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  1. 1

    Will the circle be unbroken? - includes related article on population assistance to developing countries - child survival programs and fertility decline.

    UN Chronicle. 1998 Winter; 35(4):[4] p..

    The demographic transition which has been under way in the developing countries since the middle of the twentieth century has shown much difference, both in its course and in the factors behind it, from the transition which started two centuries ago in countries that are now developed. In the developed countries, the gradual improvement in living conditions accompanying industrialization and urbanization, coupled with broadening education and sanitation and a growing understanding of the principle of hygiene and nutrition, resulted in progressive gains in child survival and declines in mortality at all ages. These same forces of development were progressively changing attitudes towards reproduction, reducing the demand for children and lowering marital fertility. In the developing countries, there have been unprecedented declines in mortality over a few decades since midcentury. Only sub-Saharan Africa as a whole Ires not yet entered into this phase of demographic transition to a significant extent. A distinguishing feature of this transition has been that declines in mortality and fertility were not accompanying major gains in economic development. (excerpt)
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  2. 2

    WHO celebrates triumph over river blindness.

    Ciment J

    BMJ. British Medical Journal. 1999 Oct 23; 319(7217):1090.

    This article reports the success of WHO in eliminating onchocerciasis or river blindness in most of West Africa. The onchocerciasis control program was able to save 100,000 people at immediate risk of contracting the disease and prevented the infection of about 12 million children. About 1.25 million onchocercal infections have been resolved by the program. Moreover, removal of the threat of the disease has allowed people to farm 25 million hectares of fertile land capable of feeding 17 million people annually. The land was previously abandoned due to black fly infestations, the transmission vector of the disease. The control program, which was started 25 years ago, had successfully eliminated the disease after a partnership between the UN agency and Merck, the company that developed ivermectin. Ivermectin is the first drug against river blindness that could be dispensed widely without fear of serious side effects.
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  3. 3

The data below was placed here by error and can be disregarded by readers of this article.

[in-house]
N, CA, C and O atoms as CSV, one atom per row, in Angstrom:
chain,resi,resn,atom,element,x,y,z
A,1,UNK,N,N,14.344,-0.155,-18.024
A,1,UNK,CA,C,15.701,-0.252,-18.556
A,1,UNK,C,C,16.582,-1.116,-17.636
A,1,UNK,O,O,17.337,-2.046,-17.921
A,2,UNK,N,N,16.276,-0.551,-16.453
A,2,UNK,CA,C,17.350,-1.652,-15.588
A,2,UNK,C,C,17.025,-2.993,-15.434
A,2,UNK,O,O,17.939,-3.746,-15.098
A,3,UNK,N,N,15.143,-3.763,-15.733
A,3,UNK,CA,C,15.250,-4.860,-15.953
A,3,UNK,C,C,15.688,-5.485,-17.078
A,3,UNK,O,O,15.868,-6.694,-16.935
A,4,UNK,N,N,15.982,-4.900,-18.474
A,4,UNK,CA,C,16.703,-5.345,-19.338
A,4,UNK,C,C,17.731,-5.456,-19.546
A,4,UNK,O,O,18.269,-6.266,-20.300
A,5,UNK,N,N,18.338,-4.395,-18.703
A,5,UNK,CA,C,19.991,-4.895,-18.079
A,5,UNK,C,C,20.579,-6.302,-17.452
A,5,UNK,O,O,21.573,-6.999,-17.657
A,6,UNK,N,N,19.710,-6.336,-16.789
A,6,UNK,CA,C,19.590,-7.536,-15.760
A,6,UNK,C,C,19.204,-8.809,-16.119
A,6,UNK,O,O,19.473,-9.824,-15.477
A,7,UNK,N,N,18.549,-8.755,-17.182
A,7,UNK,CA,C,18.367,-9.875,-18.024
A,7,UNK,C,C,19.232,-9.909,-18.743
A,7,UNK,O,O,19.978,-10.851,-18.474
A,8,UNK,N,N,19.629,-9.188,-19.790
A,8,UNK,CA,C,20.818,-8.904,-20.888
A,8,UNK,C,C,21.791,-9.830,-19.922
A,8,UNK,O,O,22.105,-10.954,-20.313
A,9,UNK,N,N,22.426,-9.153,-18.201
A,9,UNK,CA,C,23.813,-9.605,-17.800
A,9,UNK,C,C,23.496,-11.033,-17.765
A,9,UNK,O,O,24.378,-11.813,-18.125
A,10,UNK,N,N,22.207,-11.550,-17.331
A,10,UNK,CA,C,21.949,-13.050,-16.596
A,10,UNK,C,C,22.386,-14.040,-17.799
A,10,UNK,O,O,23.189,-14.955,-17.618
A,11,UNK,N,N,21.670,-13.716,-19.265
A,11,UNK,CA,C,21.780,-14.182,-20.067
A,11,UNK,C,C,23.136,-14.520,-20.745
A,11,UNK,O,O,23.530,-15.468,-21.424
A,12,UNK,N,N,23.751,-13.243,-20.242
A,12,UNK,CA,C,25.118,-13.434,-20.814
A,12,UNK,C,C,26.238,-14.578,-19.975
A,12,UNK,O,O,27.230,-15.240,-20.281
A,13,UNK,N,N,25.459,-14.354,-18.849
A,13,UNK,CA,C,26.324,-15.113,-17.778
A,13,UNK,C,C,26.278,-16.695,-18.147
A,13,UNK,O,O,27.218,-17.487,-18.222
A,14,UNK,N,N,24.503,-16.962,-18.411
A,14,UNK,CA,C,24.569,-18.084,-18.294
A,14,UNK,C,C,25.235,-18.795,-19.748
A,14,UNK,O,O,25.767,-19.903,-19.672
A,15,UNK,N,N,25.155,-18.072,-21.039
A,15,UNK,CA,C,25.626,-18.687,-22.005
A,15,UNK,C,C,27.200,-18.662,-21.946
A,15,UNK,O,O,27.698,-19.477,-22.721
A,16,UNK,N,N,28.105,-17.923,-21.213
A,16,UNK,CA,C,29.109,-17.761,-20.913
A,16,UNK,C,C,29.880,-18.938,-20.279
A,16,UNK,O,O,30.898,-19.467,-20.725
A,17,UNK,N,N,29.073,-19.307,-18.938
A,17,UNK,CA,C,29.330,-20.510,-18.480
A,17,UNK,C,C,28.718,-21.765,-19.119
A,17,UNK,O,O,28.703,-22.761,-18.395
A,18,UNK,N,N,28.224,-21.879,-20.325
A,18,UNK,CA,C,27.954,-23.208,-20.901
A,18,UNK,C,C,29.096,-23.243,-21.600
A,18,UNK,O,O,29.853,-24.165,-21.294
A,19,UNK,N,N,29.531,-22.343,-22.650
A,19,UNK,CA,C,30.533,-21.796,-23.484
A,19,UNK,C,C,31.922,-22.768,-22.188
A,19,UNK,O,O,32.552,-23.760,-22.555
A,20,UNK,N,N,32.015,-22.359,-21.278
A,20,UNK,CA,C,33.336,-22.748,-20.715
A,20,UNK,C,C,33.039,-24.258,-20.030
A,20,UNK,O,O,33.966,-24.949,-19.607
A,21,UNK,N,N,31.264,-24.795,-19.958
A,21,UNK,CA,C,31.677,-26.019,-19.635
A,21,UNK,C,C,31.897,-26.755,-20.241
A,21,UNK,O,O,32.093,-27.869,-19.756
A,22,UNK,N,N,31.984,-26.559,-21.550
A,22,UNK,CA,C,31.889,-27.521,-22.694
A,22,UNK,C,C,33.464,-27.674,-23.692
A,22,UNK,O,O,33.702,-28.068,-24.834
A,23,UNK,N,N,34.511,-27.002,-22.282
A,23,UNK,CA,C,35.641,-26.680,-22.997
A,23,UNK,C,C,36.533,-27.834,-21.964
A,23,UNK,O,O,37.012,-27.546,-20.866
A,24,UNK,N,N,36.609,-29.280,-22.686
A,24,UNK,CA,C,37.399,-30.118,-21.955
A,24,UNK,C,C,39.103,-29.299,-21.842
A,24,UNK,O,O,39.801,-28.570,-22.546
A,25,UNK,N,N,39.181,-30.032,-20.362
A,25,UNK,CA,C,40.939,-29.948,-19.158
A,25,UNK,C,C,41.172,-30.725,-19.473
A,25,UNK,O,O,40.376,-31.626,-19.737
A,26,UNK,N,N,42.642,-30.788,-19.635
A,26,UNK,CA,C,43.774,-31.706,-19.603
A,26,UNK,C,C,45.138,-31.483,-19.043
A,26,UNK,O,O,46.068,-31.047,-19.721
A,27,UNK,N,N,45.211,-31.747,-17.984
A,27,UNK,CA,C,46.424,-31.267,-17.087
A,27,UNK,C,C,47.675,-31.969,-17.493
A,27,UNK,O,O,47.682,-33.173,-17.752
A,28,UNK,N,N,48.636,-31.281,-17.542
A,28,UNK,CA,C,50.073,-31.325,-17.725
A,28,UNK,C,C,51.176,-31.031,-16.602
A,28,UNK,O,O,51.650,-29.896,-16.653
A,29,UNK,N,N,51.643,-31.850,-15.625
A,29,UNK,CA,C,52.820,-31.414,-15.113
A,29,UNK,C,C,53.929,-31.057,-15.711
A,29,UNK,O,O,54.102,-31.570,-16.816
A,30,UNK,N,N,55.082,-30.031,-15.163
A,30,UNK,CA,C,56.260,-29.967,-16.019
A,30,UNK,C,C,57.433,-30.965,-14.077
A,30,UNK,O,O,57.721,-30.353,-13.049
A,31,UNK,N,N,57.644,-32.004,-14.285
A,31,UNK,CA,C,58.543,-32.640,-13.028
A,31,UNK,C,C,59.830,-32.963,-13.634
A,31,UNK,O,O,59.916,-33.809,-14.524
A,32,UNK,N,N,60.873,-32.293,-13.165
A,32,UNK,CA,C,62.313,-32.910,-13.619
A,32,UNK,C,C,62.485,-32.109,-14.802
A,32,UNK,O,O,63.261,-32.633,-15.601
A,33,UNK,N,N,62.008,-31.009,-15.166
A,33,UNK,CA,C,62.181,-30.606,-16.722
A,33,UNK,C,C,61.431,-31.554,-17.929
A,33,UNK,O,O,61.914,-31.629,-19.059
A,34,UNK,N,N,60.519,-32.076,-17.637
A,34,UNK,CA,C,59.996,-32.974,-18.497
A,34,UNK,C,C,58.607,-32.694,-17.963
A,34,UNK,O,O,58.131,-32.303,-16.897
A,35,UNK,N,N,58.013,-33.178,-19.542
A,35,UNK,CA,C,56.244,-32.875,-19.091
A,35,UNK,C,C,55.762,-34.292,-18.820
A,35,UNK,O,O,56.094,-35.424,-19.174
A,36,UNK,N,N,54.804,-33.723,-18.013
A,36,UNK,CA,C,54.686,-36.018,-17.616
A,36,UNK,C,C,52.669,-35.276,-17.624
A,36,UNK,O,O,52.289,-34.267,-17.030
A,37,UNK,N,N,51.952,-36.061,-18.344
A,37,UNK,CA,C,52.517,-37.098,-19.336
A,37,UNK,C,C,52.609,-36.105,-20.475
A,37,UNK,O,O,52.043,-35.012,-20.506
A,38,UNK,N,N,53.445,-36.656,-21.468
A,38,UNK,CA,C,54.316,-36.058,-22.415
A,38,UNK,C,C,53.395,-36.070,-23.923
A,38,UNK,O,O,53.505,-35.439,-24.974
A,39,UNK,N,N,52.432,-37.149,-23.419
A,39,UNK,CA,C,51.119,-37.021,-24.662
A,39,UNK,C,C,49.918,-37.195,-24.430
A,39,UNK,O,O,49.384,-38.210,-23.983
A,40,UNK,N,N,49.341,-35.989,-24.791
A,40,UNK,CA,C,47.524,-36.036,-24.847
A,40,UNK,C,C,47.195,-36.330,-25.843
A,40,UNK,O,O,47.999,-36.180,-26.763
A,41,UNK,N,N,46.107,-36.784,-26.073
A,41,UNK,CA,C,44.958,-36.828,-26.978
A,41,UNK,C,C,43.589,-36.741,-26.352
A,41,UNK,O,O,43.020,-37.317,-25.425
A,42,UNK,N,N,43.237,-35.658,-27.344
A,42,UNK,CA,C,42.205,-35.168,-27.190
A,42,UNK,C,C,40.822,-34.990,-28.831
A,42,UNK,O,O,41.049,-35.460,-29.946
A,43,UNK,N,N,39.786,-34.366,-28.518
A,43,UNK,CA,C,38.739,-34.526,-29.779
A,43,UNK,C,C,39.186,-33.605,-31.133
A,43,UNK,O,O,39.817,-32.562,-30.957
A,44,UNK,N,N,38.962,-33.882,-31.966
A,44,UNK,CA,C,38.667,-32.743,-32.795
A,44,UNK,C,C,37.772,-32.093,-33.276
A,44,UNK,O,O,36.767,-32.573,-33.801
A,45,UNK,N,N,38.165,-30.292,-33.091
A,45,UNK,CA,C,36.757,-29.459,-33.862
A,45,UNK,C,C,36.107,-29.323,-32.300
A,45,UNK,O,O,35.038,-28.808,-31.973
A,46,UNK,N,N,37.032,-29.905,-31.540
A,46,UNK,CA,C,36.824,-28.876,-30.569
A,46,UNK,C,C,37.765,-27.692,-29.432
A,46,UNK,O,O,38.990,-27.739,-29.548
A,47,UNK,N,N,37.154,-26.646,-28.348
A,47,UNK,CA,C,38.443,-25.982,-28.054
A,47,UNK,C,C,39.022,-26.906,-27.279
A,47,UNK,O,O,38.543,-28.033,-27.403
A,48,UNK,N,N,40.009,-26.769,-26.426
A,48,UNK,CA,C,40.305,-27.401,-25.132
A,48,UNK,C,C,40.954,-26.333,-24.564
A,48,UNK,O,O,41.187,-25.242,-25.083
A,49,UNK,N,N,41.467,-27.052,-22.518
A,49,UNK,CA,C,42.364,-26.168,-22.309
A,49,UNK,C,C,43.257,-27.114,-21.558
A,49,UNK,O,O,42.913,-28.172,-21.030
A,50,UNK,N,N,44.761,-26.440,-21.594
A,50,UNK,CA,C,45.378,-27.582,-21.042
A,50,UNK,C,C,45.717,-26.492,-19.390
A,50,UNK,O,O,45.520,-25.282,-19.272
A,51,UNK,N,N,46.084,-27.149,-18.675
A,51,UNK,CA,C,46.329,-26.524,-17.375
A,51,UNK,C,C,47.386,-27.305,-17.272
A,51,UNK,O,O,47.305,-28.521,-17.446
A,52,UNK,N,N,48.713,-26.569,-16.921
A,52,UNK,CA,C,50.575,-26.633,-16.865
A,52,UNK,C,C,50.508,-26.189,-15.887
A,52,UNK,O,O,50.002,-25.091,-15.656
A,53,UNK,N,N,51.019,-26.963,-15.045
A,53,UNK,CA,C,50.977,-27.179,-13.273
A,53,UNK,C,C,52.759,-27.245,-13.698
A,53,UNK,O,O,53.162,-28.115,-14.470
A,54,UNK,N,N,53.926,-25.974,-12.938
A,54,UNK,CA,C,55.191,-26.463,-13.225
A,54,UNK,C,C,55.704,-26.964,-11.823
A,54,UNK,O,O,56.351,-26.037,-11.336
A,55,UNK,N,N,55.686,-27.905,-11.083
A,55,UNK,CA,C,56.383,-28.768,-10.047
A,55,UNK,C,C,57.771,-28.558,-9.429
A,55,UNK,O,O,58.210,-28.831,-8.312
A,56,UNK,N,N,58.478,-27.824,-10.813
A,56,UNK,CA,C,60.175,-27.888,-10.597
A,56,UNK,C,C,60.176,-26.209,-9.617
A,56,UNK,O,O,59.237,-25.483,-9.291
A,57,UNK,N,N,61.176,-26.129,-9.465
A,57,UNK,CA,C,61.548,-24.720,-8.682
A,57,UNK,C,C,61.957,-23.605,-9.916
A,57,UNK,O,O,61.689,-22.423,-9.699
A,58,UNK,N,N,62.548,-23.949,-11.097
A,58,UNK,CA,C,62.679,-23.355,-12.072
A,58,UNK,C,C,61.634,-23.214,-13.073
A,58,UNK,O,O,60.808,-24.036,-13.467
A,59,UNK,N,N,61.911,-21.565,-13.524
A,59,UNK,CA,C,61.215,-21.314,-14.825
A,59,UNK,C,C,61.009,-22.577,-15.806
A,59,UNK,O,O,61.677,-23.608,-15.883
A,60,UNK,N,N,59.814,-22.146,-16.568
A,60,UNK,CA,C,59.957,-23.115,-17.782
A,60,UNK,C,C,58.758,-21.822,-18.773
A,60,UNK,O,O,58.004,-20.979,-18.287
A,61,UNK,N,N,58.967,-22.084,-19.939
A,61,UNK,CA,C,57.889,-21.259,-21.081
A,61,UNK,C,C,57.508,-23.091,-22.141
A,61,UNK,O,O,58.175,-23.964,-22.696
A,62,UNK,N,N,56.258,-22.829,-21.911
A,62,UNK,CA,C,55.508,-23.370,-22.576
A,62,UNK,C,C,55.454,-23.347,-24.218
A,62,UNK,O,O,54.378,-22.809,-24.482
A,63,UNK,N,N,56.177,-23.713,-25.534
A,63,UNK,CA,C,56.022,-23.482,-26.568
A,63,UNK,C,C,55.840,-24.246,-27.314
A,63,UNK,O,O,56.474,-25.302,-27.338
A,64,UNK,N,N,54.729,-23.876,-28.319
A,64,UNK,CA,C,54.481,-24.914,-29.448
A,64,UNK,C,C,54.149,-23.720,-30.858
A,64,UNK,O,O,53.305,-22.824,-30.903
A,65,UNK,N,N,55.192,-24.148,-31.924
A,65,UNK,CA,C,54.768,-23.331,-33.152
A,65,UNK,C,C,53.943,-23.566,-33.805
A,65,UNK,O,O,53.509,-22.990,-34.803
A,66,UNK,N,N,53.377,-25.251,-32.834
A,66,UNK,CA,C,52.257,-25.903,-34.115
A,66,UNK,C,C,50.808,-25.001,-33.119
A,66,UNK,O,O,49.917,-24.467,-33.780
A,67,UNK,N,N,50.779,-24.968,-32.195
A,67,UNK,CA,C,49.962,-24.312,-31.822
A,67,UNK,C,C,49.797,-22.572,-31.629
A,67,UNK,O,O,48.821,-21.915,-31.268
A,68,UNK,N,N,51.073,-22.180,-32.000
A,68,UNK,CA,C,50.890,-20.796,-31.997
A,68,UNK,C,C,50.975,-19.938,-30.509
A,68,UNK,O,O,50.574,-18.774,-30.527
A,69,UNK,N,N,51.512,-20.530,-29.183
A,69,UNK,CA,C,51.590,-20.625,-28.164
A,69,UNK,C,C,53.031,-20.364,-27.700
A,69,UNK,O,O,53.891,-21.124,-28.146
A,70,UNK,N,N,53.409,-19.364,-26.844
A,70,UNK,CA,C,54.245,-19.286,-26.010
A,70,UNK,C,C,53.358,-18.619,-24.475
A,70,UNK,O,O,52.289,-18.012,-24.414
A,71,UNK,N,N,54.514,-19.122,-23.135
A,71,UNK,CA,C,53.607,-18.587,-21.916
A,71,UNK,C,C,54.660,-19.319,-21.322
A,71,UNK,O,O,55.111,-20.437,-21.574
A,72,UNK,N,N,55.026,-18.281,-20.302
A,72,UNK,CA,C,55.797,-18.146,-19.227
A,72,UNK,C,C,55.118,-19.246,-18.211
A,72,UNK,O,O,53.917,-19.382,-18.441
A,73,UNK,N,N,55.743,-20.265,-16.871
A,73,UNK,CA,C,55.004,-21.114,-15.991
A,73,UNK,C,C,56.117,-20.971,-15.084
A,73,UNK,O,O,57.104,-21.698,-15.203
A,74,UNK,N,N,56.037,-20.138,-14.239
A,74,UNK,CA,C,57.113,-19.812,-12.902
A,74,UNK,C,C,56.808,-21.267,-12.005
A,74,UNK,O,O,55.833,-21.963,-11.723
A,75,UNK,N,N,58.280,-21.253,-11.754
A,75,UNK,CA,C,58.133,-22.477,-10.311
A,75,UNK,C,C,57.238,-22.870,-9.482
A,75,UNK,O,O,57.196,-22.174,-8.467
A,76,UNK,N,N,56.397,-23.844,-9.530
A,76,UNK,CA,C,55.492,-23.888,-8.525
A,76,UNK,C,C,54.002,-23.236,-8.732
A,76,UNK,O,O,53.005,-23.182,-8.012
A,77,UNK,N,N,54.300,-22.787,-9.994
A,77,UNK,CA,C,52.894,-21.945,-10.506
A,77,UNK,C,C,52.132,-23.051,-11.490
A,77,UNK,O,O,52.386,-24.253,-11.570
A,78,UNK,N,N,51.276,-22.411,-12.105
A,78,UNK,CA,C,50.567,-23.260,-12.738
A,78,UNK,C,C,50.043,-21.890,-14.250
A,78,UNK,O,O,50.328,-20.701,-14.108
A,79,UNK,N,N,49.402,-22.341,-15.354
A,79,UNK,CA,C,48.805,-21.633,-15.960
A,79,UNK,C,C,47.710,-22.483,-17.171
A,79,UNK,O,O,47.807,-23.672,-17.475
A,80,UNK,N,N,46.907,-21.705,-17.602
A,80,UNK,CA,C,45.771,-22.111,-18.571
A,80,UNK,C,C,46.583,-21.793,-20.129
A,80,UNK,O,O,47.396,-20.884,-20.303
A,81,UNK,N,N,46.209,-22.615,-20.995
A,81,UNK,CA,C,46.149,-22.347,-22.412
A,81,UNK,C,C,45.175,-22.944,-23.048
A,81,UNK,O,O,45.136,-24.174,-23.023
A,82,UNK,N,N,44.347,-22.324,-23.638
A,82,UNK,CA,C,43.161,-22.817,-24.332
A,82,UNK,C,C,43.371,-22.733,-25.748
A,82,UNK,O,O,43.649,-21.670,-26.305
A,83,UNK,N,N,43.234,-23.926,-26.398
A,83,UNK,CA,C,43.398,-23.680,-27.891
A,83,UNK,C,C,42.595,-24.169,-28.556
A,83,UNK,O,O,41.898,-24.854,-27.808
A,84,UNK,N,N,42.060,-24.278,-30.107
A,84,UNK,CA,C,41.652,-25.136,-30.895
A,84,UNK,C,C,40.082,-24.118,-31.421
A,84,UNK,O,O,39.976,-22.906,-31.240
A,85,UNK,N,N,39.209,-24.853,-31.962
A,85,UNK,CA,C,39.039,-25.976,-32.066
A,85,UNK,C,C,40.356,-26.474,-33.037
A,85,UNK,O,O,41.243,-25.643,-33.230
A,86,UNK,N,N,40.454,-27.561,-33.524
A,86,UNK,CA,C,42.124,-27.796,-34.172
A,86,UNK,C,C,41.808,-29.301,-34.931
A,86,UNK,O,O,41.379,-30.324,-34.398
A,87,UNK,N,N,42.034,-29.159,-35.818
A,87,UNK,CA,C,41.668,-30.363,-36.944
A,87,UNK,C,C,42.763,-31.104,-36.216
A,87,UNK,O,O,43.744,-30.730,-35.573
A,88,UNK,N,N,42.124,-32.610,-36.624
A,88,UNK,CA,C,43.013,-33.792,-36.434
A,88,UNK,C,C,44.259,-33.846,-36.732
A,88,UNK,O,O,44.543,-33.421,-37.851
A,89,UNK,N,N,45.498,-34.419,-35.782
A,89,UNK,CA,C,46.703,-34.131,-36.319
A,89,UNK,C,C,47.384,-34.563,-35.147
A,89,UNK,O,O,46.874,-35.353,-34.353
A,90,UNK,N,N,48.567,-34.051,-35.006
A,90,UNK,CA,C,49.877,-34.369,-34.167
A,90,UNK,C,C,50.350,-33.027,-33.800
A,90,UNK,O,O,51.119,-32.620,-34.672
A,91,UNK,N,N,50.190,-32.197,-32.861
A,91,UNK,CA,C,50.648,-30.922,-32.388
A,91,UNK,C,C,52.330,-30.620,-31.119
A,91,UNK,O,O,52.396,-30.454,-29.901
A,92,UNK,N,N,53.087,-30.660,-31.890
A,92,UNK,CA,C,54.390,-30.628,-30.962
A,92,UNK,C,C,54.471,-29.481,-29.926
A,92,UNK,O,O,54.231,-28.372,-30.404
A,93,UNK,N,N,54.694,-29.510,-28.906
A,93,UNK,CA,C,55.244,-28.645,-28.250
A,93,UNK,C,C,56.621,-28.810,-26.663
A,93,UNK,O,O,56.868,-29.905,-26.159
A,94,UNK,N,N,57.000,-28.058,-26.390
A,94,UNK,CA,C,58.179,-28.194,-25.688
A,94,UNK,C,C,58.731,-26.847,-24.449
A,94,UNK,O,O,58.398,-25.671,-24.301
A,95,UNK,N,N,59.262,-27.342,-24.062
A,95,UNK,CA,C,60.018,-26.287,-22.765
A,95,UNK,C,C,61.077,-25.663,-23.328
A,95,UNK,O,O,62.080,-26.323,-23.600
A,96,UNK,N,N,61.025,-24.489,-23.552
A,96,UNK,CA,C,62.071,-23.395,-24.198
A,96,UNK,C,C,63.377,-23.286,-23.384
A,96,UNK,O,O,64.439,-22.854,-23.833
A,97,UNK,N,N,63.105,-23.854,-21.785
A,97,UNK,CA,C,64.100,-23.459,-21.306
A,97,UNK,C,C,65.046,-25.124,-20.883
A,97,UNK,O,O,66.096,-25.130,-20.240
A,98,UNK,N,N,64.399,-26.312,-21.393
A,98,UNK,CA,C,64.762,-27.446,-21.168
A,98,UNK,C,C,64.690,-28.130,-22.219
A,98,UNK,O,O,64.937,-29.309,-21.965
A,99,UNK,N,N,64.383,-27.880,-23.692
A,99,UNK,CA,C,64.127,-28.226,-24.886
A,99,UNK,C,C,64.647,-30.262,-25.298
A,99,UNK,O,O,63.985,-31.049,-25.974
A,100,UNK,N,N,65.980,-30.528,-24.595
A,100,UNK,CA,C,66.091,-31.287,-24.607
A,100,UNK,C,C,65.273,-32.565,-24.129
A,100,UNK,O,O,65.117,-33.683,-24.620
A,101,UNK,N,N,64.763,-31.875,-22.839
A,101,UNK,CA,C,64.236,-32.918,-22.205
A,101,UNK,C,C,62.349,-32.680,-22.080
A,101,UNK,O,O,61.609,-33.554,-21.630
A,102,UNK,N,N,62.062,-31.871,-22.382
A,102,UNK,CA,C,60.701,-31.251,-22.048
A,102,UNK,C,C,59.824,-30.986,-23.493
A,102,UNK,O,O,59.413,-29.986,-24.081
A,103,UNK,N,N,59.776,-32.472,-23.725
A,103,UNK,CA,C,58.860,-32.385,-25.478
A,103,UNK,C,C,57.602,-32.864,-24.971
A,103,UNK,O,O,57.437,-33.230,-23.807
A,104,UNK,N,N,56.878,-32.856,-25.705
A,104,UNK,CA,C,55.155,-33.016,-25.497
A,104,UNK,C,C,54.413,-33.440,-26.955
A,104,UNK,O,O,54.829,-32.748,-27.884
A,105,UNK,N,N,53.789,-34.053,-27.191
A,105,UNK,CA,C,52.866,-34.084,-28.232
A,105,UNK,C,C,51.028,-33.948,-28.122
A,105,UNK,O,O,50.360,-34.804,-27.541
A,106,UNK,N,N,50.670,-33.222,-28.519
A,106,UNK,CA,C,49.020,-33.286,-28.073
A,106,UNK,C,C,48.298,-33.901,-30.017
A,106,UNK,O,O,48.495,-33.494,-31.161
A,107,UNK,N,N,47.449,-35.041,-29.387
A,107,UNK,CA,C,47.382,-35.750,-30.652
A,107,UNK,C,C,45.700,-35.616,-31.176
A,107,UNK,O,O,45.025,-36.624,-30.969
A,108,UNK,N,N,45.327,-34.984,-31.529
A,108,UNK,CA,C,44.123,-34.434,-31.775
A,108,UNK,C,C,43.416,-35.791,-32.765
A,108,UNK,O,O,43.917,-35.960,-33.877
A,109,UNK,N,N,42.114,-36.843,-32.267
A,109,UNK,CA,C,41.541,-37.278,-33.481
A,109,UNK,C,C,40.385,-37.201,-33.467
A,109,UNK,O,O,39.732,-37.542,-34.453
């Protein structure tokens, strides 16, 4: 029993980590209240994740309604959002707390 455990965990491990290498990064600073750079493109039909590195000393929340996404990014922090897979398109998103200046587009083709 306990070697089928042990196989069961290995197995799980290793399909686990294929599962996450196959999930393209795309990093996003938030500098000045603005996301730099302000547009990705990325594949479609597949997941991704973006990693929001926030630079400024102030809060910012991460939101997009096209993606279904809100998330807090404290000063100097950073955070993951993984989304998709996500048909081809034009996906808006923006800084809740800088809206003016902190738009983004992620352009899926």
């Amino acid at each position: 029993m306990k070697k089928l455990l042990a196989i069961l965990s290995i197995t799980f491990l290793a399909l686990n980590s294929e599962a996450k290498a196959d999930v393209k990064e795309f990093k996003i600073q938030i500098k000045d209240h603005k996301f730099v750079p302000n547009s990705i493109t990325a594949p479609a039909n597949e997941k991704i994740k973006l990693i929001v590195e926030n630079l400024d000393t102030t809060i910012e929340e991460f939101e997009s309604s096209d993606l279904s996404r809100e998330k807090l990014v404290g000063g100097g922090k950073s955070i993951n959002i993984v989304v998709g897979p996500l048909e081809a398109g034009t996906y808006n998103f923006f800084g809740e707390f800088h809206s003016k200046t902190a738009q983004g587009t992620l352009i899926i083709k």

Peer Reviewed

    WHO warns of countries failing fight against TB.

    Bradbury J

    Lancet. 1998 Mar 28; 351(9107):966.

    On March 19, 1998, Arata Kochi, director of the Global Tuberculosis Programme of the World Health Organization (WHO), announced that the WHO goal of curing 85% of new infectious tuberculosis (TB) cases by the year 2000 would not be achieved. An estimated 70 million more people will die from TB by the year 2020, if control is not improved. While speaking in London at the launch of the 1998 WHO global TB control report, Kochi stated that 22 countries account for 80% of all TB cases. Viet Nam, Tanzania, and Peru were making good progress toward control goals. The Democratic Republic of the Congo and Bangladesh had increased cure rates two-fold by using the directly-observed treatment, short-course (DOTS) approach; parts of China had achieved a 94% cure rate through its use. According to Kochi, progress had stalled in 16 countries because the global threat of TB had not been taken seriously. In spite of the slow rate of progress, WHO continues to believe in DOTS; Richard Bumgarner, senior program management officer of the WHO Global Tuberculosis Programme, considers DOTS to be cost-effective and the best possible use of funds. When asked if claims for DOTS were unrealistic and if more effort should be put into drug development, Bumgarner said that such research was important, but that it did not weaken DOTS. He said that better diagnostics, drugs, and vaccines might be 10-20 years down the line. Such research includes Action TB, a research initiative between GlaxoWellcome and academics, that received extra funding (10 million pounds) on March 24. On March 19, the British Lung Foundation stated that a new test for multidrug-resistant TB, which had been developed by Rory Shaw (Imperial College, London), decreased the time for diagnosis of rifampicin resistance from 8-10 weeks to 3-4 days.
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